According to The ALS Association, approximately 15 people in the United States are diagnosed with ALS every day. It is estimated that as many as 30,000 Americans live with the disease. Most people who develop ALS are between the ages of 40 and 70, with an average age of 55 upon diagnosis. Life expectancy of an ALS patient averages about two to five years from the onset of symptoms.
ALS’s causes are not completely understood, and no cure has yet been found. Only one Food and Drug Administration-approved drug called riluzole has been shown to prolong life by two to three months. There are, however, devices and therapies that can manage the symptoms of the disease to help people maintain as much independence as possible and prolong survival.
The international research team included scientists from the The Scripps Research Institute, University of Rochester Medical Center, Sichuan University’s West China Hospital, and Ludwig Institute for Cancer Research at the University of California, San Diego. Grants from The ALS Association ( 1859 ) and National Institutes of Health ( AG039452, AG23084, NS34467, HL031950, HL052246, NS27036 ) supported their research.
Image: Fluorescent image shows cells of the neurovascular unit in the mouse spinal cord, which consists of motor neurons ( green ) and blood vessels containing pericytes ( red ) and endothelial cells ( blue ). Winkler et al. ( 2014 ) show that disruption of blood vessels accelerates injury of motor neurons in amyotrophic lateral sclerosis. Courtesy of Ethan A. Winkler and Berislav V. Zlokovic/USC
Note to editors: A copy of the study manuscript is available upon request.
Article cited: Winkler, E. A., Sengillo, J. D., Sagare, A. P., Zhao, Z., Ma, Q., Zuniga, E., … & Zlokovic, B. V. ( 2014 ). PNAS Early Edition, 1-8. Published online March 3, 2014; doi:10.1073/pnas.1401595111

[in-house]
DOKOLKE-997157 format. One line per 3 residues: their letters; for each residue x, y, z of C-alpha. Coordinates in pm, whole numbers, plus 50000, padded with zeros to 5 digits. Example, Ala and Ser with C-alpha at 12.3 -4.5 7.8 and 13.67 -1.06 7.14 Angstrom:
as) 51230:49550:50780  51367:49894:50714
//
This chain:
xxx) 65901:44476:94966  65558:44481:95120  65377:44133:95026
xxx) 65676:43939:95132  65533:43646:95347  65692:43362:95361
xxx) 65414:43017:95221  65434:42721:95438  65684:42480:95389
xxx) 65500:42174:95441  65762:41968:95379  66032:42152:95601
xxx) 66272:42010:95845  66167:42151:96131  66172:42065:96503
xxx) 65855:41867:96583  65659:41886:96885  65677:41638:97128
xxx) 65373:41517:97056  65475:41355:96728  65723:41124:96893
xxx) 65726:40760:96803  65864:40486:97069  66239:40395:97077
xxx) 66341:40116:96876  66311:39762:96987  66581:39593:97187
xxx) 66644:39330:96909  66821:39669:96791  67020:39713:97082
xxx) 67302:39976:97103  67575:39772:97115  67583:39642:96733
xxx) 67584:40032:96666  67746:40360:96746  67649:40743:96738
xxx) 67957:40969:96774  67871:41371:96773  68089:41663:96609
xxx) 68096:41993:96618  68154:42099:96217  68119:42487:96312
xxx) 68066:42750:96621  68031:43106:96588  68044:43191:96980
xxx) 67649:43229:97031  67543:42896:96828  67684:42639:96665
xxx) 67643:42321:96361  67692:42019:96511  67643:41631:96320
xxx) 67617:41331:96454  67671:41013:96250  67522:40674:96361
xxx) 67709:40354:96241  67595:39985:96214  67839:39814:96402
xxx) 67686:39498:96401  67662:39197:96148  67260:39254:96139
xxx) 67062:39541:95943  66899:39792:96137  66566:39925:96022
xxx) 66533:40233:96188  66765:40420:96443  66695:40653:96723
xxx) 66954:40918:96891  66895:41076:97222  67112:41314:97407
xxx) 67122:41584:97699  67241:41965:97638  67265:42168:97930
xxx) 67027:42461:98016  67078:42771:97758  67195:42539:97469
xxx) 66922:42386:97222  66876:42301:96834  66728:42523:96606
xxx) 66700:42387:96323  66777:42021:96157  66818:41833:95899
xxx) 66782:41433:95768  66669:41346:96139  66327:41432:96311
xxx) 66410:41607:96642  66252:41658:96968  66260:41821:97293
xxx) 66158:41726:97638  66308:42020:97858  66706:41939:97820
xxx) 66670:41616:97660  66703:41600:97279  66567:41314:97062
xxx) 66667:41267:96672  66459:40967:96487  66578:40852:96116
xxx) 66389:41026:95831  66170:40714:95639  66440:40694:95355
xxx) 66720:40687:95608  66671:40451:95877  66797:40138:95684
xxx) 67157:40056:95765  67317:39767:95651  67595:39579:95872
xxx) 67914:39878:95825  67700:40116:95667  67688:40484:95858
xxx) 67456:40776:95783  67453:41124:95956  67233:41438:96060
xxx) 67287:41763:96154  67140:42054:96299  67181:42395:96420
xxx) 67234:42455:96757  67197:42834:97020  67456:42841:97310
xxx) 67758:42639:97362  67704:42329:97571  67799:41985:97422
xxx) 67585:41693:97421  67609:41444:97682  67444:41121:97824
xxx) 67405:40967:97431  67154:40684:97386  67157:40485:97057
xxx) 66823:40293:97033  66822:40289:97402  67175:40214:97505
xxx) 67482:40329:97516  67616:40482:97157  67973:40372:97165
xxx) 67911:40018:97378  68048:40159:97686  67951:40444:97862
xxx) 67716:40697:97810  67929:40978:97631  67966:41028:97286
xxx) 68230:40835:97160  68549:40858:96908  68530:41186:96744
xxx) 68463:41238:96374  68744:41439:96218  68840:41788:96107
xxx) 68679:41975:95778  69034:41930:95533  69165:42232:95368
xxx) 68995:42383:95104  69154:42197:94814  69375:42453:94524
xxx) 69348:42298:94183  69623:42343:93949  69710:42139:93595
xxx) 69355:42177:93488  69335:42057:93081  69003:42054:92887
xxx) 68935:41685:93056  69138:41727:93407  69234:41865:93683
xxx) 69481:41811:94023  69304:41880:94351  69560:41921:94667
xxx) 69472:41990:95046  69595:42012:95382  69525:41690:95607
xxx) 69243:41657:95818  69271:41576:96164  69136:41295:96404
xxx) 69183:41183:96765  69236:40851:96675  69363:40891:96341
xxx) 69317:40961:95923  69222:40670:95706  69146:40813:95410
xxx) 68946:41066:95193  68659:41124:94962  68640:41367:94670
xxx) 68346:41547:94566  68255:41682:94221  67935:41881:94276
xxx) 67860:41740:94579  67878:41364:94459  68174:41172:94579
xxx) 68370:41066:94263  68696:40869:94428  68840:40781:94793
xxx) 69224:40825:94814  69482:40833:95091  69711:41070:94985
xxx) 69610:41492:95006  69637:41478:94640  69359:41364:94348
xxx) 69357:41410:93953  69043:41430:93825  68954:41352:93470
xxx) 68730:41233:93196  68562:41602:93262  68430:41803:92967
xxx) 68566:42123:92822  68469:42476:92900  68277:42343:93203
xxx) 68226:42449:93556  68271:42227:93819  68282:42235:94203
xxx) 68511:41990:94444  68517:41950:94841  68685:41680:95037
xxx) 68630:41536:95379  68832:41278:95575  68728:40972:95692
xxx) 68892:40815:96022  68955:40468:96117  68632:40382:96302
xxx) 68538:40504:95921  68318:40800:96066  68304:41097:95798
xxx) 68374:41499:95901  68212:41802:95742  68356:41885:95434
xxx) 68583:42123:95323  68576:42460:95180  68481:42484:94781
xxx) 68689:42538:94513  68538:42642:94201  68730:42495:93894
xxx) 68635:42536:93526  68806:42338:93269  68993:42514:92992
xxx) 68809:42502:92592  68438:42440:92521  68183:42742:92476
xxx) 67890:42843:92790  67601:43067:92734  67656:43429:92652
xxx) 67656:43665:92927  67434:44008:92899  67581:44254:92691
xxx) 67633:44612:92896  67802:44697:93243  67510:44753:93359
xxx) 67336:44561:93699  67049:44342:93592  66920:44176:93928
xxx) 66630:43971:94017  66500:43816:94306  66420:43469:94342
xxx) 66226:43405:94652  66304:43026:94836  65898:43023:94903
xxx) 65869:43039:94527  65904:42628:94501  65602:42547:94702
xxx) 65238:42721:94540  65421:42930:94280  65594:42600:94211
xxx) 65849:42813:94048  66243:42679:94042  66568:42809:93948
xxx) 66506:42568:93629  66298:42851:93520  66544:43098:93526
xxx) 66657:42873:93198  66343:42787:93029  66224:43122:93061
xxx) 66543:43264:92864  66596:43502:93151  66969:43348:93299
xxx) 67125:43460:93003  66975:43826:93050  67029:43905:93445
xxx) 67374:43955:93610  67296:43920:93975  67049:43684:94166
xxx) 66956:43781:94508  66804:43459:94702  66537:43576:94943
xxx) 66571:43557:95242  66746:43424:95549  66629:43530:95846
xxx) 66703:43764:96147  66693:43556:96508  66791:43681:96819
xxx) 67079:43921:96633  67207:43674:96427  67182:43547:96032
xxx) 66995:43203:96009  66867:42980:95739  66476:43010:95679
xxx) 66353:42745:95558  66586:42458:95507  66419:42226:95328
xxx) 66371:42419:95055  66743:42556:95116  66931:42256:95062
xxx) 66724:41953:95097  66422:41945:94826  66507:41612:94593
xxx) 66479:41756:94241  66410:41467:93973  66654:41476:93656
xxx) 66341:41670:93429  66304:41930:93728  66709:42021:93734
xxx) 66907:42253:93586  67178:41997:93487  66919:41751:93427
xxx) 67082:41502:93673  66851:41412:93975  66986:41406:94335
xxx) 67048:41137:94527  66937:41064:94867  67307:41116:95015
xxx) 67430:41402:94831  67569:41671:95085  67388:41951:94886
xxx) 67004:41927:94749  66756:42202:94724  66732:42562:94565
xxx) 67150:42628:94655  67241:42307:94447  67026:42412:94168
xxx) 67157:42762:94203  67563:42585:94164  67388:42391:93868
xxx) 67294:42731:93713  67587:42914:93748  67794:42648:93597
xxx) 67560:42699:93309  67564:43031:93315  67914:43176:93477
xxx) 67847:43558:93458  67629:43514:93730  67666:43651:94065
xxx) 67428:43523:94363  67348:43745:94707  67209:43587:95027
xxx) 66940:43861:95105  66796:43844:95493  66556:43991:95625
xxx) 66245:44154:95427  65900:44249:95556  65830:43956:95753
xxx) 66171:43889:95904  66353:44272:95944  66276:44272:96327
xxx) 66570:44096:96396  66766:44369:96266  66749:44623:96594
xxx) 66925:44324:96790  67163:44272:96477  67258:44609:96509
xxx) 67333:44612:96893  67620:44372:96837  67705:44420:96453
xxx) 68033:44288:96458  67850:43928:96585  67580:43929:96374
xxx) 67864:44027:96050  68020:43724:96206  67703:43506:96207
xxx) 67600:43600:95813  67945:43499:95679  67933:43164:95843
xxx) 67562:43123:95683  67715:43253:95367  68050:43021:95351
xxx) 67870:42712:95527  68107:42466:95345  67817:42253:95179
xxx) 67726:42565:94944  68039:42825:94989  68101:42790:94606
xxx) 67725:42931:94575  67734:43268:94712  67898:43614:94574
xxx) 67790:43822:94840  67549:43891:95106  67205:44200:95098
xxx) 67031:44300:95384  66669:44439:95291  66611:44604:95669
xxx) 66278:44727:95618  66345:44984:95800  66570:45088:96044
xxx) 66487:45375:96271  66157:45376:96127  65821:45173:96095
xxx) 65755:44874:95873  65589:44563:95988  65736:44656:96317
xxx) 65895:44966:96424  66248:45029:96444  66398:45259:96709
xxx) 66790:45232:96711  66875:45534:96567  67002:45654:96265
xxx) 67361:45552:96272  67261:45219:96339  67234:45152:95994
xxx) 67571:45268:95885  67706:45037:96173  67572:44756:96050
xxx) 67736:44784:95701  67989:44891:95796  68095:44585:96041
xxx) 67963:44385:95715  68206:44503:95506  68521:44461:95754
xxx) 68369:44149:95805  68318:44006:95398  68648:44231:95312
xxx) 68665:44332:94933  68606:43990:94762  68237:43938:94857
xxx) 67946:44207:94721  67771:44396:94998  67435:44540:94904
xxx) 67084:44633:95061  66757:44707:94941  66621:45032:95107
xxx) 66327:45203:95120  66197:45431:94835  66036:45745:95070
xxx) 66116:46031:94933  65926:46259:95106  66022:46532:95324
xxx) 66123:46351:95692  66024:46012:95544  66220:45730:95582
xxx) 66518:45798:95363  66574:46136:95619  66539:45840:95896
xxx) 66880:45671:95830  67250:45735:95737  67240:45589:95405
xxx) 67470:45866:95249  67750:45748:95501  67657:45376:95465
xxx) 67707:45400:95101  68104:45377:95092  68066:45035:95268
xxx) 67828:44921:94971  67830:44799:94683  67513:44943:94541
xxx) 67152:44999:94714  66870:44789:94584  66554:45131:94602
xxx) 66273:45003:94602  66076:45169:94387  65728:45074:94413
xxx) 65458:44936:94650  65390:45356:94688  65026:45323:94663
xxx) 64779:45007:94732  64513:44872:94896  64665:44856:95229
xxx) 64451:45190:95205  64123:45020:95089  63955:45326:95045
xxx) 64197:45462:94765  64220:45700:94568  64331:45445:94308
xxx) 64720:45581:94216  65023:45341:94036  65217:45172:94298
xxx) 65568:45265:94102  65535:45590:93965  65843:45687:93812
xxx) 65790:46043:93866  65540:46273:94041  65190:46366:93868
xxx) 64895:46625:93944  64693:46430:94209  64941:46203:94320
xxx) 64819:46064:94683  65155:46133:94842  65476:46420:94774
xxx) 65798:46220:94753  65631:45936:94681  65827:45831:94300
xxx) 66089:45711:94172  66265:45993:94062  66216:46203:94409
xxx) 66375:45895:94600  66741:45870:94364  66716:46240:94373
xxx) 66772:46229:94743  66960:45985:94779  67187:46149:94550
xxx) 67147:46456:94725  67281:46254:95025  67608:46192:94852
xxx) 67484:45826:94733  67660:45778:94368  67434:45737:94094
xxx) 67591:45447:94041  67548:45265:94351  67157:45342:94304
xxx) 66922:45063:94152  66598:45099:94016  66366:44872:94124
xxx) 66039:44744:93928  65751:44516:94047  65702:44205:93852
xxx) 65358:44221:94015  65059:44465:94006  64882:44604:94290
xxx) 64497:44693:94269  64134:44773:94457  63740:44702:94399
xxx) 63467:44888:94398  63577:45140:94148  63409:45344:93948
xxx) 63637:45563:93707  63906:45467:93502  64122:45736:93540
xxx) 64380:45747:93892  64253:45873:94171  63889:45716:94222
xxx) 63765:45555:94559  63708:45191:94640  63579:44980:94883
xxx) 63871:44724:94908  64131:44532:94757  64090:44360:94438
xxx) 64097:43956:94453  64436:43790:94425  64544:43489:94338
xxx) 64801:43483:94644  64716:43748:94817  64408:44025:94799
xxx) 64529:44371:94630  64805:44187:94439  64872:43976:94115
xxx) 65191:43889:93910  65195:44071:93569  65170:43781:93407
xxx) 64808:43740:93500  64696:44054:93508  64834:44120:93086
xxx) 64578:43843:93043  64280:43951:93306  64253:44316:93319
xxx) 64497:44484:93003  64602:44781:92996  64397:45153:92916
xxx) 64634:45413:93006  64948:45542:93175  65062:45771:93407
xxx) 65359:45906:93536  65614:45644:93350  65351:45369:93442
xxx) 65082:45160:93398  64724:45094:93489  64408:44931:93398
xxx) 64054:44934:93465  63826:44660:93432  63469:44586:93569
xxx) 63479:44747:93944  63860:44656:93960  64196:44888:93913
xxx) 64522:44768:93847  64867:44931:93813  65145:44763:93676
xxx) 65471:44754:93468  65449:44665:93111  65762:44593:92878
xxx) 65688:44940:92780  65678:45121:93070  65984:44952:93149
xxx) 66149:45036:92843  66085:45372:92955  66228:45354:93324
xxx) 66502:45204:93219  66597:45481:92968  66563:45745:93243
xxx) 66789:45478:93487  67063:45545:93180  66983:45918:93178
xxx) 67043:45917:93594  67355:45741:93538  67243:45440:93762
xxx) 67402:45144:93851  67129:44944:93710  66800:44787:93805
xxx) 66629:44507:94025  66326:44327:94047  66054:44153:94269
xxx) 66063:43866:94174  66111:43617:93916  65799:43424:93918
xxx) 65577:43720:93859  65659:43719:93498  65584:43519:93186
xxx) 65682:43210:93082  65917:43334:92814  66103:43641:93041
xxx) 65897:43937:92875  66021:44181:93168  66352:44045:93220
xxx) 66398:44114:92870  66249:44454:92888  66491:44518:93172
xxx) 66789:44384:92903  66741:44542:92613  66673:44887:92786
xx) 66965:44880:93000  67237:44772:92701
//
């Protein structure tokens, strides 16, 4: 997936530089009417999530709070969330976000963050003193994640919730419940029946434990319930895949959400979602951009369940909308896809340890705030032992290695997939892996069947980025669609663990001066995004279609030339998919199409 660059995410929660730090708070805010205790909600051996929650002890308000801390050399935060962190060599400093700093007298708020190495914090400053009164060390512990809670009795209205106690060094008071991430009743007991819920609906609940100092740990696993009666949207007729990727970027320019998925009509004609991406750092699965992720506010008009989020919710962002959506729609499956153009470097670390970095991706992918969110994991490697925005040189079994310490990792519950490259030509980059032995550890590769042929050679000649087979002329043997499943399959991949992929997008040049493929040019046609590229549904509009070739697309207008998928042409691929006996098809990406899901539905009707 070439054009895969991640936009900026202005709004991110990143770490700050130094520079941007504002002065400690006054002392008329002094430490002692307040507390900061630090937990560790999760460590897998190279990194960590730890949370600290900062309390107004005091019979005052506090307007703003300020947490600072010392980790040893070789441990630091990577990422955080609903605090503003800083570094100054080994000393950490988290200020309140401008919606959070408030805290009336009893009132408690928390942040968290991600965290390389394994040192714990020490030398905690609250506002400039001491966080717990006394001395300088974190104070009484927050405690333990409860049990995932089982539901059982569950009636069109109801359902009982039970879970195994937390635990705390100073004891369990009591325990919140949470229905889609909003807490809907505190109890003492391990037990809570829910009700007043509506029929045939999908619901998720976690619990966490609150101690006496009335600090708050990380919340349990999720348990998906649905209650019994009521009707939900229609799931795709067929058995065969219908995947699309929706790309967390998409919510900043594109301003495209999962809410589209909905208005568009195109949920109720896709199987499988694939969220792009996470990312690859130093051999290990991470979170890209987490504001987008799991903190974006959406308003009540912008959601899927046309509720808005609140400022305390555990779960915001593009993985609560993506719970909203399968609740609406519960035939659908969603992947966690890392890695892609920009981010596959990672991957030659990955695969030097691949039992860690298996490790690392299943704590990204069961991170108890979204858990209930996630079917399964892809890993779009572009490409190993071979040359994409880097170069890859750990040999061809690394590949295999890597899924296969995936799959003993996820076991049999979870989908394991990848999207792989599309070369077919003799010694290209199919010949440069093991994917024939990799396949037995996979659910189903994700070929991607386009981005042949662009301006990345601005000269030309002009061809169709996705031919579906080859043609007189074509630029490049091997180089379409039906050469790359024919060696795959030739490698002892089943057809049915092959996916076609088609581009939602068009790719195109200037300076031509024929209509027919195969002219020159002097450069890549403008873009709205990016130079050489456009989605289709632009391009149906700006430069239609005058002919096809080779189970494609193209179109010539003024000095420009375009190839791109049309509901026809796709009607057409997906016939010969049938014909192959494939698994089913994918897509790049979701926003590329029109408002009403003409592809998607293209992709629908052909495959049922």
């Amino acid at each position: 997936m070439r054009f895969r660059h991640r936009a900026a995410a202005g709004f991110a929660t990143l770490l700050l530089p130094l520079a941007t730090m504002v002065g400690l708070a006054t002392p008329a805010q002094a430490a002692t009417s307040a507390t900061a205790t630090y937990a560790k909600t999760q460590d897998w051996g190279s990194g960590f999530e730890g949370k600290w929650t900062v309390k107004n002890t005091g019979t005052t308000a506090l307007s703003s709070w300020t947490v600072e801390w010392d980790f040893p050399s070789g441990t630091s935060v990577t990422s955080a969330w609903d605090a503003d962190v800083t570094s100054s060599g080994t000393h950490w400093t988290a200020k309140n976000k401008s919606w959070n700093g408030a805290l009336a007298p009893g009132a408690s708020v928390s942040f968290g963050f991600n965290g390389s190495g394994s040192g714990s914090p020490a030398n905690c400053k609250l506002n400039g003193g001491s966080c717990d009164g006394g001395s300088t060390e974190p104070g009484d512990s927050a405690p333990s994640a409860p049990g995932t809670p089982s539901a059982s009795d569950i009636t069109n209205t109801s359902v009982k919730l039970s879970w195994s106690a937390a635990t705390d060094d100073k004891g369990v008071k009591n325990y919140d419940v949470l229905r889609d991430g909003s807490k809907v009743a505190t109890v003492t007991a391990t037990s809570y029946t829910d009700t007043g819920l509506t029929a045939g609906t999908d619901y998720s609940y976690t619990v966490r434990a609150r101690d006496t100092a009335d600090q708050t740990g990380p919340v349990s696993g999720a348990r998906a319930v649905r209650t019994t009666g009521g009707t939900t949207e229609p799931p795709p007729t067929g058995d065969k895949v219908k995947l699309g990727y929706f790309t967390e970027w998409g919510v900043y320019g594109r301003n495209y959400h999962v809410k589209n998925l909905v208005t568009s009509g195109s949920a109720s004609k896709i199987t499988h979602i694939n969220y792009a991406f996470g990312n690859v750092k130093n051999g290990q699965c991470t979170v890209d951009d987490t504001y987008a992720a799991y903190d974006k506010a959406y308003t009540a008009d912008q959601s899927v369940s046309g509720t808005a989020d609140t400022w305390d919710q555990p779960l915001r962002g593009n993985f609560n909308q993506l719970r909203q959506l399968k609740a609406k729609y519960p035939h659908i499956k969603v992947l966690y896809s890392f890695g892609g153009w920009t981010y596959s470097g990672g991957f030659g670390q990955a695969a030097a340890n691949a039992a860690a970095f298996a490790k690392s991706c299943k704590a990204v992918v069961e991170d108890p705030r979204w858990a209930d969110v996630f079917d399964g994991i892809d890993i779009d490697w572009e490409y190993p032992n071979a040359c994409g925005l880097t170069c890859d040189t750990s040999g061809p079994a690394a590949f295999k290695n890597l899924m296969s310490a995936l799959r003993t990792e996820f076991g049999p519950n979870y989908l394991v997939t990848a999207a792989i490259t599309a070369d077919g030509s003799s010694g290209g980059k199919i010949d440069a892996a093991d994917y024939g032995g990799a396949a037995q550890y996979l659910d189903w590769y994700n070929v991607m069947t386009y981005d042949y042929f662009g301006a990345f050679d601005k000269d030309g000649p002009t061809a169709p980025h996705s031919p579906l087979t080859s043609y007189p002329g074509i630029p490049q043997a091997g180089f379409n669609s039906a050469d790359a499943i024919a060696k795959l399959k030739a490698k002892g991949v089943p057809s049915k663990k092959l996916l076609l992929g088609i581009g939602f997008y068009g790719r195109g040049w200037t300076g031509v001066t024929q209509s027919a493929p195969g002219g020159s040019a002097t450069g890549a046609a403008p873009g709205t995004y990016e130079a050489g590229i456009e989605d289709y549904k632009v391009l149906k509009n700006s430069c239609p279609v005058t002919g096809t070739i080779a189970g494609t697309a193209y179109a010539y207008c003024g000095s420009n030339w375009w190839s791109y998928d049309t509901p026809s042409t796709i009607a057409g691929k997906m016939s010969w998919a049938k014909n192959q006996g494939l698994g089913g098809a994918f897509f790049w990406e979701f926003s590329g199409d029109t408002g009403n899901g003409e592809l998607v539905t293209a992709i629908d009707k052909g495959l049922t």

ABOUT KECK MEDICINE OF USC Keck Medicine of USC is the University of Southern California’s medical enterprise, one of only two university-owned academic medical centers in the Los Angeles area. Encompassing academic, research and clinical entities, it consists of the Keck School of Medicine of USC, the region’s first medical school; the renowned USC Norris Comprehensive Cancer Center, one of the first comprehensive cancer centers established in the United States; the USC Care Medical Group, the medical faculty practice; the Keck Medical Center of USC, which includes two acute care hospitals: 401-licensed bed Keck Hospital of USC and 60-licensed bed USC Norris Cancer Hospital; and USC Verdugo Hills Hospital, a 158-licensed bed community hospital. It also includes outpatient facilities in Beverly Hills, downtown Los Angeles, La Cañada Flintridge, Pasadena, and the USC University Park Campus. USC faculty physicians and Keck School of Medicine departments also have practices throughout Los Angeles and Orange counties. The Keck Medicine of USC world-class medical facilities are staffed by nearly 600 physicians who are faculty at the renowned Keck School of Medicine of USC and part of USC Care Medical Group. They are not only clinicians, but cutting-edge researchers, leading professors and active contributors to national and international professional medical societies and associations.